Tomás Ó Flatharta

Looking at Things from the Left

Thousands took to the streets to march on the 50th anniversary of Bloody Sunday – DerryNow Report

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The feedback I got all week was that the 2022 Bloody Sunday March in Derry today would be huge. This turned out to be true. An initial report is below.

Here is the intriguing bit. The mass media (e.g. RTÉ Radio Bulletin this morning at 8.00am) reported lots of other stuff – for example, Dublin government taoiseach Mícheál Martin laying a wreath – and said nothing about the march this afternoon at 2.30pm in Derry featuring speeches by Bernadette McAliskey, Éamonn McCann, and others. RTÉ is a public service broadcaster in Ireland largely funded by a license fee. It comes under pressure from the “great and the good” to toe the line and exclude radical voices. And sometimes it gets things spectacularly wrong – today was an example.

What is the key political message today : Prosecute the Generals!

We will keep fighting – and, eventually, we might win. If we don’t fight, we definitely lose.

It is very similar to what happened on the day of the 2016 100th anniversary monster parade in Dublin supporting the 1916 Rising – the Irish establishment media disgraced itself reporting on tiny religious ceremonies in Ballygobackwards and the like. It ignored tens of thousands on Dublin streets participating in a colourful parade.

Limerick Soviet Banner Carried on April 2016 Commemoration of the Irish 1916 Easter Rising

The weather did not stop the people of Derry as thousands took part in the March for Justice on the 50th anniversary of Bloody Sunday.

British Army Paratroopers shot dead 13 and wounded 14 civilians during a civil rights march on Sunday, January 30, 1972. A 14th person died later from his injuries.

People from all over the island and beyond took to the streets of Derry, leaving Creggan at 2:15 this afternoon and marching peacefully through the streets of Derry finishing at Free Derry Corner.

The route retraces the original route of the civil rights march 50 years ago in 1972. Many held signs demanding justice from the British Government for those who lost their lives.

When the crowds returned to the Bogside, there was a rally at Free Derry corner with Bernadette McAliskey, née Devlin, and well-known civil rights campaigner Eamonn McCann among the speakers.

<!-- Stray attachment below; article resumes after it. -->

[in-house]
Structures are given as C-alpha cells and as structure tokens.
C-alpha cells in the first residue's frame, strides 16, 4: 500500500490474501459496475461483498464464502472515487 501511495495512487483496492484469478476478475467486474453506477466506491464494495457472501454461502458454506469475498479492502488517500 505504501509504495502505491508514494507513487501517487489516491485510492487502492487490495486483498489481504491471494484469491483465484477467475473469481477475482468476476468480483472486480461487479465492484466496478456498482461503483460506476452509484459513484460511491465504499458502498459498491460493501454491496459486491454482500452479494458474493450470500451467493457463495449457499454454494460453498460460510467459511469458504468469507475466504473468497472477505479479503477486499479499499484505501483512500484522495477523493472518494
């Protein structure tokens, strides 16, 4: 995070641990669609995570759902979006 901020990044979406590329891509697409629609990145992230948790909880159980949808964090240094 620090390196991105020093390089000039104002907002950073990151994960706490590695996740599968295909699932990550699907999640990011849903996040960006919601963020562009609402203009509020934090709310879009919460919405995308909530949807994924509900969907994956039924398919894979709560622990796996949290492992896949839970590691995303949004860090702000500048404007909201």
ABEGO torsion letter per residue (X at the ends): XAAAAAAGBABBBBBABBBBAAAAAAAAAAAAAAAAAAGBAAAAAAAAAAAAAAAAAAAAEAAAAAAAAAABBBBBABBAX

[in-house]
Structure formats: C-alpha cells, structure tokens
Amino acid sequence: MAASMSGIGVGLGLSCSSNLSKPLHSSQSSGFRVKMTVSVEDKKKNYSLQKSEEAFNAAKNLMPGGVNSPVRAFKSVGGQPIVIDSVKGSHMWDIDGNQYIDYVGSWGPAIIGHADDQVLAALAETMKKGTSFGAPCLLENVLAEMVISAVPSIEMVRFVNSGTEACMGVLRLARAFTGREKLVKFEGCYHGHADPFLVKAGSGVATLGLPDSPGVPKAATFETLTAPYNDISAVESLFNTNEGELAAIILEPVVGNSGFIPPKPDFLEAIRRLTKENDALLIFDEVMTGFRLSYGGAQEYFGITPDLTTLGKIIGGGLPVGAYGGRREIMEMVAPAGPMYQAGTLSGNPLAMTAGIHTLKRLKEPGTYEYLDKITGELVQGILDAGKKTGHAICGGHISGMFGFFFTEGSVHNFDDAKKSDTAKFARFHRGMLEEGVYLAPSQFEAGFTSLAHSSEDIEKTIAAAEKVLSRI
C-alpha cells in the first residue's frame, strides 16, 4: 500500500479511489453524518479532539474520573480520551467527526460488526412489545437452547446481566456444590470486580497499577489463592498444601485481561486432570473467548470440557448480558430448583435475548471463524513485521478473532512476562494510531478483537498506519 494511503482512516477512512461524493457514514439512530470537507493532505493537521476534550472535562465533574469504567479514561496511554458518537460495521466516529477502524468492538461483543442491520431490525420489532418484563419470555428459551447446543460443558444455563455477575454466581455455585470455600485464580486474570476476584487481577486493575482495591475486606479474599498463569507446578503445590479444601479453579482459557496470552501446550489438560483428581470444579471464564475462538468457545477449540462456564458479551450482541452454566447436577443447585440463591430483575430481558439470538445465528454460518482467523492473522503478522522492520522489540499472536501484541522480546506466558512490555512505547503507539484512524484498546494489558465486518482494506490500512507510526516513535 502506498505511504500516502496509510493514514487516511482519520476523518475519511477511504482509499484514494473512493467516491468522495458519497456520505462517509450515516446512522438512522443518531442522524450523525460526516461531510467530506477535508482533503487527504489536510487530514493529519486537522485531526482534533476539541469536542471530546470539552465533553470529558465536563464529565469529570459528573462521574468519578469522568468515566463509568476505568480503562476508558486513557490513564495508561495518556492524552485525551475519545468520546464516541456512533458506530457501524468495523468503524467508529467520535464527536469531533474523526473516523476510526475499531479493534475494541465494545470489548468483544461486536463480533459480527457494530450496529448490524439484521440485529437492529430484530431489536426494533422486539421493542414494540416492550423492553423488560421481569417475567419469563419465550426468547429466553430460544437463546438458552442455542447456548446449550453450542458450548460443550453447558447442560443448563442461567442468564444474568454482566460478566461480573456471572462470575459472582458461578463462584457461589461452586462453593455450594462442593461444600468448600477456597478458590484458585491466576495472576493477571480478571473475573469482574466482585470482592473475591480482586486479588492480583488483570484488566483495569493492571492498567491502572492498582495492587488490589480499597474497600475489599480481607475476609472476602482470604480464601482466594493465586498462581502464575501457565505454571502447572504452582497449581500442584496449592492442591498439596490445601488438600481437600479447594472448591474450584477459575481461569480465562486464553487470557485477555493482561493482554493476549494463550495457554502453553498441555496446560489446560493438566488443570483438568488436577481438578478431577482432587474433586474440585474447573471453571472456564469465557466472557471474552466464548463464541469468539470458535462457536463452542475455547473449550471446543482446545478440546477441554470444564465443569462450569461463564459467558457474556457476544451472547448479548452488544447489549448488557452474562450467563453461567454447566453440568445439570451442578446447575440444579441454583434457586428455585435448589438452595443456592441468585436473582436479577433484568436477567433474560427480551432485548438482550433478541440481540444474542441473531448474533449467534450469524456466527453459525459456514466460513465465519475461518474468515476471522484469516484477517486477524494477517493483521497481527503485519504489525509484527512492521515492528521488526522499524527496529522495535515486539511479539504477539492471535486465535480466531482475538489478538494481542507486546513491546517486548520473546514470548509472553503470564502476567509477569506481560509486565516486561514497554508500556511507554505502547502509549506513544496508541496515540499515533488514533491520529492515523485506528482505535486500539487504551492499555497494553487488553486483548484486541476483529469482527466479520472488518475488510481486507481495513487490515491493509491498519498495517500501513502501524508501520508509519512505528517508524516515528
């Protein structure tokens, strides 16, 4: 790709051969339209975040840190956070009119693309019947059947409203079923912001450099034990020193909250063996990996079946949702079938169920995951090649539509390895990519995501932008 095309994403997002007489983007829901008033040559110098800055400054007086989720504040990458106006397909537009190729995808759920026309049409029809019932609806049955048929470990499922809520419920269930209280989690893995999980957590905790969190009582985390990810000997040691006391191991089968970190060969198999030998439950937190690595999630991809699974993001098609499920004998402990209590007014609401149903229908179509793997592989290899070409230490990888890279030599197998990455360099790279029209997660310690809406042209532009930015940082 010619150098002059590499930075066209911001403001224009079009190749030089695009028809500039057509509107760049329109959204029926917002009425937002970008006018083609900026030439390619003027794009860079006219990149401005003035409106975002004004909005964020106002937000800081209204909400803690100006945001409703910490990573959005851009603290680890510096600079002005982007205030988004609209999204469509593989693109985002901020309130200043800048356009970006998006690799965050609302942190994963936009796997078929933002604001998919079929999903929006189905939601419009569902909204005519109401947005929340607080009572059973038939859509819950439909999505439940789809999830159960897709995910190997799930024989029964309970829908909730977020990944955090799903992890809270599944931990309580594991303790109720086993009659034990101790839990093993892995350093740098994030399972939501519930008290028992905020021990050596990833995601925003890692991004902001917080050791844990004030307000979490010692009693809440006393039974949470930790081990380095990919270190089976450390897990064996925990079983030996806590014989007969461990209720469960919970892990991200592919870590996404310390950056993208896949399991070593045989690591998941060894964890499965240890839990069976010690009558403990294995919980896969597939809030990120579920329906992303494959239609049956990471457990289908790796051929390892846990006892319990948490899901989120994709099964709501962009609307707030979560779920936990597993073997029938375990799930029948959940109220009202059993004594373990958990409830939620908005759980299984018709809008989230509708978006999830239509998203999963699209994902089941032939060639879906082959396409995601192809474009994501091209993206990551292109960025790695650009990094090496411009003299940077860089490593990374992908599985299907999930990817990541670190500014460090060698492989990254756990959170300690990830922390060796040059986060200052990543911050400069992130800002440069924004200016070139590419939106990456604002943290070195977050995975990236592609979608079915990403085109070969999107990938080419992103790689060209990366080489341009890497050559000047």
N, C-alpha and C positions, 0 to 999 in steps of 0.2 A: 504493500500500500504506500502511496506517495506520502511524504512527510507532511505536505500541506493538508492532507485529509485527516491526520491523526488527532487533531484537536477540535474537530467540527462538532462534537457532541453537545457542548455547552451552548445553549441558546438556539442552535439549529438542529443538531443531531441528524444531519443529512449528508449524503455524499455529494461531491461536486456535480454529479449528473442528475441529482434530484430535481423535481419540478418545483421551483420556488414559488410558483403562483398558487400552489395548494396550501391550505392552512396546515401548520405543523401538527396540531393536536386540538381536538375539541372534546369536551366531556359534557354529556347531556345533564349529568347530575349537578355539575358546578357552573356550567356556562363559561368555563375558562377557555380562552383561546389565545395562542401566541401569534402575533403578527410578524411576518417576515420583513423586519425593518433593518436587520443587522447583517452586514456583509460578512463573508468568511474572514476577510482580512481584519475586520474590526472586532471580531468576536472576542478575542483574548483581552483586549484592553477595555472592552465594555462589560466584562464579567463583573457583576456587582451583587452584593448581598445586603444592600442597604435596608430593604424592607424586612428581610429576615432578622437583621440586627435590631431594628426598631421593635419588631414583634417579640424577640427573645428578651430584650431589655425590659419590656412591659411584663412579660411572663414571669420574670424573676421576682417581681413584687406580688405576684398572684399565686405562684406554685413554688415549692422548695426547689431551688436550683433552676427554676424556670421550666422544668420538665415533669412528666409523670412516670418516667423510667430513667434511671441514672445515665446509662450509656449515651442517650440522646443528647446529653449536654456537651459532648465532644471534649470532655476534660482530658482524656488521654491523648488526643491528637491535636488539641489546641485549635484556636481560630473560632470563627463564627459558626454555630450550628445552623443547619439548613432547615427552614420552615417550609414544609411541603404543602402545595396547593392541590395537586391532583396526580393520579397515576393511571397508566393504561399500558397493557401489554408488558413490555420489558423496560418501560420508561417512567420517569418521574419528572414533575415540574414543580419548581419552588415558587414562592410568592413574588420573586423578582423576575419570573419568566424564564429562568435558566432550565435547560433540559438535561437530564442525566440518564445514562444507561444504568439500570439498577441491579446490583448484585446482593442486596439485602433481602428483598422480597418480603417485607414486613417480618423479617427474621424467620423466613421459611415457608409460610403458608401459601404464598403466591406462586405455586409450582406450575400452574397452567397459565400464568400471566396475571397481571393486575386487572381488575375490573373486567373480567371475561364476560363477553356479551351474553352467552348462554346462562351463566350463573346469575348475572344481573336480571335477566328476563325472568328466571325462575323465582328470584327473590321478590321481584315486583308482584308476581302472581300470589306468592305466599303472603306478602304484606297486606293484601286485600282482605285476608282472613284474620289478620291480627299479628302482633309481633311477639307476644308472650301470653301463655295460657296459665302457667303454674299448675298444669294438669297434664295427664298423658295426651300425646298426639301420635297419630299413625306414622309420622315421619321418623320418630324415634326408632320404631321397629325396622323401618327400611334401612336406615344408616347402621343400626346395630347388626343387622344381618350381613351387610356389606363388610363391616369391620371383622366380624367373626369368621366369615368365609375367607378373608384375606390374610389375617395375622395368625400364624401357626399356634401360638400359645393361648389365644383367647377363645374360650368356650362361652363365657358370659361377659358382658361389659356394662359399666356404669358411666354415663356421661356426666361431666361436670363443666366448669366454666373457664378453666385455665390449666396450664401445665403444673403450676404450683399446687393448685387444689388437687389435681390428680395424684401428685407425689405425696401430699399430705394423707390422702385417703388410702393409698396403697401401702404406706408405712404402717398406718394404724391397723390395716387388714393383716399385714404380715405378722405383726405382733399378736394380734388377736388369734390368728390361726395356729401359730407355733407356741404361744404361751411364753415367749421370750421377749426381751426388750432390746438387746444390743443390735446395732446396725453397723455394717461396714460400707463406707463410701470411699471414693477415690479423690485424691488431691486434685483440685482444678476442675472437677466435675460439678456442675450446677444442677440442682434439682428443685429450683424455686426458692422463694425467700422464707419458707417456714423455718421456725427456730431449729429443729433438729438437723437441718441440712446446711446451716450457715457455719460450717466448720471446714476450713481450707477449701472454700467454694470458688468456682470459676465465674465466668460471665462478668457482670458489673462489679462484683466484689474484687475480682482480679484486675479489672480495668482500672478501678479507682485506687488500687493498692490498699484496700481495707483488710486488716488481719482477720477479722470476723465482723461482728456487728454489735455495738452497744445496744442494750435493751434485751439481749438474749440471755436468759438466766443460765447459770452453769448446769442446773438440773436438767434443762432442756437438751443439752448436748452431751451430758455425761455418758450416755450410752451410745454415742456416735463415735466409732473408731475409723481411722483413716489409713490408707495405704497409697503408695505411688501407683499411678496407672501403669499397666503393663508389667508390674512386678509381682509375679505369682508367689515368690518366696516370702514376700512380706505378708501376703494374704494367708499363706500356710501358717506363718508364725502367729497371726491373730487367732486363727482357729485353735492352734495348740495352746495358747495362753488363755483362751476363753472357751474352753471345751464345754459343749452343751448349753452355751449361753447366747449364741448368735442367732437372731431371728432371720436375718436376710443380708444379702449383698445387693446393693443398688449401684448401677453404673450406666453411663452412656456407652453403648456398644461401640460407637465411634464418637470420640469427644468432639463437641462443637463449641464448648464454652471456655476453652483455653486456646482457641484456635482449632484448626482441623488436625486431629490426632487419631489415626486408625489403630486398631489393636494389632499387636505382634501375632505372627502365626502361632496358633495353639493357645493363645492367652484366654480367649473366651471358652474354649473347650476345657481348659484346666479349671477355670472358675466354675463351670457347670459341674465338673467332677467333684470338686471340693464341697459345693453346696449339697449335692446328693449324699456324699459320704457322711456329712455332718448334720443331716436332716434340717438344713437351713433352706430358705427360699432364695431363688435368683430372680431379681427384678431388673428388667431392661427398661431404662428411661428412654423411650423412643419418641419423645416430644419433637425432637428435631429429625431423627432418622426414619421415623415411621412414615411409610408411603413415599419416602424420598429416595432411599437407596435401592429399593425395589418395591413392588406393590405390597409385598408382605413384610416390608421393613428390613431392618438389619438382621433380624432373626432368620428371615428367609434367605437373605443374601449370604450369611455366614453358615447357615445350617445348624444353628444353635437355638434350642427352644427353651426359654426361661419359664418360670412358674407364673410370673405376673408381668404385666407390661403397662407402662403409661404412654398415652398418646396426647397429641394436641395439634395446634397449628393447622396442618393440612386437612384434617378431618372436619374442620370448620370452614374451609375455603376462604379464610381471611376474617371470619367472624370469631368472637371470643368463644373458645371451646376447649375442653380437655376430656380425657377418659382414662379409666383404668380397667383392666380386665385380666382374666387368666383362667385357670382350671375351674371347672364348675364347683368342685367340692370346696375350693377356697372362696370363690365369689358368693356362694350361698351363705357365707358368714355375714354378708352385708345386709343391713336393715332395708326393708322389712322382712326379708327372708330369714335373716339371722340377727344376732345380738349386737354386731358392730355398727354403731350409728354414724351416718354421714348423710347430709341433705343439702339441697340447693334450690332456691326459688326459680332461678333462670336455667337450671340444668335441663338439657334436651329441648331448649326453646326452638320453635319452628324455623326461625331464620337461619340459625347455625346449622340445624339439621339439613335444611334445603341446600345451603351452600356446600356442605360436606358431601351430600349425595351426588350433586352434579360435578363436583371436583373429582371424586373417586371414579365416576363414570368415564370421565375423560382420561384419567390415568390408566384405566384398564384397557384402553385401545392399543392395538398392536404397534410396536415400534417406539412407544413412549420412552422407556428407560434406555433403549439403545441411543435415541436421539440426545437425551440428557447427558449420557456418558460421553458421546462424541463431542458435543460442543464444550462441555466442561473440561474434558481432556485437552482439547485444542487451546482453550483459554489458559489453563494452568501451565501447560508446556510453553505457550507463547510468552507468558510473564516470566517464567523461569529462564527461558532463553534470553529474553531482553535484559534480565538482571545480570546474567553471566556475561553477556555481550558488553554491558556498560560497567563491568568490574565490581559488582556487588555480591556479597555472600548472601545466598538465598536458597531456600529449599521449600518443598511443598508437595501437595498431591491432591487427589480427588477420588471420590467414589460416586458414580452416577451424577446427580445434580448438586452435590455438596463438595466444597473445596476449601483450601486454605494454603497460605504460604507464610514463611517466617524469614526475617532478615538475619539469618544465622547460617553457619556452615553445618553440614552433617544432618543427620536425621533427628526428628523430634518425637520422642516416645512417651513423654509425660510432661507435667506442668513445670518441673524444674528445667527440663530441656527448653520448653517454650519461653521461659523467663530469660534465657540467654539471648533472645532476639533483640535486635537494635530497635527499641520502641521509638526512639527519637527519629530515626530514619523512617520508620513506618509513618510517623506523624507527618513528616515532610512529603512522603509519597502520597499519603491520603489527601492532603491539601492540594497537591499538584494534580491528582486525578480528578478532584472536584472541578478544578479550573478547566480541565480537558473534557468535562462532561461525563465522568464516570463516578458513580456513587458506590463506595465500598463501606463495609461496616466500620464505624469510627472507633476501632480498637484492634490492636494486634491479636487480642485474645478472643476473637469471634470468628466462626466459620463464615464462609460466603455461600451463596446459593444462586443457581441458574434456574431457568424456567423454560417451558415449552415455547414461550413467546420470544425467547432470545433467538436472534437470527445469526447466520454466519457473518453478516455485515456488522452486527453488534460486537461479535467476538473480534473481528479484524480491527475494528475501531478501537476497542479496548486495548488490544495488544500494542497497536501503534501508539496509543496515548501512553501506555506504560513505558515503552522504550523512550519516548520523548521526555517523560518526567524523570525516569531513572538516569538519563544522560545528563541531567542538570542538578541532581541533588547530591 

Irish civil rights leader, Bernadette Devlin McAliskey, gave a powerful speech to the crowd, “People walk this road every year, there has to be another generation of people, like the young people here,” she said.

“I’m so glad to see so many young faces here. One thing that is certain, Bloody Sunday will never be forgotten.

“Again, as we have done every year, reminding people that Bloody Sunday was not just about the people who were killed, not just about the city and it was not just the first of many killings that broke our hearts for thirty years, this was different.

“This was a day when the British Government policy which had started weeks and months before, came to fruition on the street.

“Internment was introduced to try and break the people. They have responded with more marches and strikes. People tend to forget history, but nowhere in the six counties has forgotten.

“It was that kind of mass action that the British Government was afraid of. They were afraid of the marches as a result.

“It is the same today, what they are afraid of is this here. They are not afraid of the lone gunman, they are not afraid of the sniper, they are not afraid of the secret army. They can infiltrate, they recruit agents out of them.

“What they are afraid of is this here. Masses of people who won’t quit. People who will tell their children and their grandchildren.

“If I don’t see the British Government in the dock, my children, my grandchildren, my great-grandchildren will see them in it some day.”

The establishment media has not said too much about a general strike which swept across Ireland because of Derry’s Bloody Sunday – resulting in the burning 🔥 of Dublin’s British Embassy on Wednesday February 2 1972. Listen to a fascinating account by historian Brian Hanly here :

In summary, let us record : In 1972 the Dublin Government caught up with the public mood across Ireland and declared a “National Day of Mourning” on the day of the funeral for the 13 civilians murdered by the British Army Paratroop Regiment on Derry’s Bloody Sunday. A general strike swept across Ireland, giving a mandate to people on a huge march – Called by the Dublin Council of Trade Unions – who burned the British Embassy to ashes. Wednesday February 2 1972 – A day to be proud of a Risen People in Dublin.

John Meehan January 30 2022

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